The biggest game in Toronto FC’s history is nearing. The MLS Cup champions are trailing 2-1 to Chivas Guadalajara after the first leg at BMO Field and they will need to defy the odds in becoming the first MLS side to win on Mexican soil if they are to conquer the continent and clinch a FIFA Club World Cup berth.
Waking the Red made sure to bring you the point of view from the Mexican side, by speaking with FMF State of Mind’s Rafael Diaz in the interest of learning more about how Chivas will try to claim the CONCACAF Champions League spoils tonight.
Waking the Red: Your reactions after the first leg?
Rafael Diaz: Massive win for Chivas. The early goal definitely changed the direction of the match, and methinks if Rodolfo Pizarro had not scored that, TFC would have gone on to take control of the match. In fact, both goals forced Toronto to grant Chivas plenty of space to go forward, giving the Goats’ defenders an extra couple seconds to adjust defensively. This was important because on paper no Chivas defender can match the physicality of Jozy Altidore and the speed of Sebastian Giovinco. Any advantage you can take against them is welcomed. At the end, TFC were lucky the score wasn’t more than a 2-1 defeat.
WTR: Did you expect that from Tigres, Club América and Chivas, the latter would have given Toronto FC the most trouble?
R: Not at all. But unlike Tigres and Club América, Chivas have treated their series vs. Toronto with the respect it deserves. It is a bit silly that we are talking about arguably one of the best Major League Soccer teams in history, and both Tigres and Club América treated their games against TFC like they were nobodies.
WTR: How do you expect Chivas to play now?
R: I don’t expect Chivas to change much. After the game at BMO Field, Pizarro expressed that he thinks Chivas play best when they continuously press opponents. If anything, Chivas ran their heart out in the first leg. Toronto will undoubtedly make Chivas suffer at some point in this game, which means the goats will have to rely on pressing, intercepting, and countering to close out this Final. In particular, Chivas will look to make Michael Bradley worry in the midfield. All Chivas need is a bad giveaway by Toronto and it might be game over for the Canadians.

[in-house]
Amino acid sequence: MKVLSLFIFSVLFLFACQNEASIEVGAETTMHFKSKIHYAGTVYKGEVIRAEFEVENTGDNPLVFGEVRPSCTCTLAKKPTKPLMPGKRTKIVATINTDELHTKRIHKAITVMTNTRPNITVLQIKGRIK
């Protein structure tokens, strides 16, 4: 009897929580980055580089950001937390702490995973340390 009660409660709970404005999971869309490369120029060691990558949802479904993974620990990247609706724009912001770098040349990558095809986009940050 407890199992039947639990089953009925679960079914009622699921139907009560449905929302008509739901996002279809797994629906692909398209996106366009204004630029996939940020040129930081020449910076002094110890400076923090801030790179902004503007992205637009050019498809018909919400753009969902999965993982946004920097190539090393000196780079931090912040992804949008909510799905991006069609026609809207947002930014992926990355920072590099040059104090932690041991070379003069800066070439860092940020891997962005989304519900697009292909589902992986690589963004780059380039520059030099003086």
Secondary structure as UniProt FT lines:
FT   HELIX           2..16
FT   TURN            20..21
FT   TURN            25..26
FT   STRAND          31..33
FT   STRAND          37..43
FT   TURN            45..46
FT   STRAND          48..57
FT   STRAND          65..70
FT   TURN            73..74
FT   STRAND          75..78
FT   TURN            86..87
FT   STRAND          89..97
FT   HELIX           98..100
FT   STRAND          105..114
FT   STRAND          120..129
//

WTR: Which of Chivas’ weaknesses can TFC exploit?
R: I think the key for TFC has less to do with exploiting a Chivas weakness and more about just trusting your strengths. For example, Sebastian Giovinco is a special player, and Chivas coach Matias Almeyda took the unusual step of having defensive midfielder Michael Perez constantly come out of position to defend him. Essentially, Chivas lost out on a midfield player just to try and neutralize Giovinco, something they didn’t entirely do to perfection. While Perez had one of his best games in a Chivas jersey, Giovinco still found ways to cause damage to the Chivas defense. Toronto know their best chance of winning is by having Giovinco play well. Give him the ball and the Chivas weaknesses will show. He is that good.
WTR: If Chivas win it all, would it be down to their coach’s tactical nous?
R: If Chivas win it all, it will be because of a dedicated coaching staff that did everything they could with very limited resources. Matias Almeyda has been one of the most influential figures for Chivas in recent years, and it is safe to say that outside of tactics, he has been an inspiration to almost all of his players. He has certainly had his ups and downs with the club, but when the time comes (maybe sooner rather than later), Chivas fans will look back fondly at the Matias Almeyda era.
Many thanks to Rafa for his thoughts. Follow him on Twitter: @rafarambles. Moreover, check out FMF State of Mind for more information about Mexican teams, both in Liga MX but also in the CONCACAF Champions League.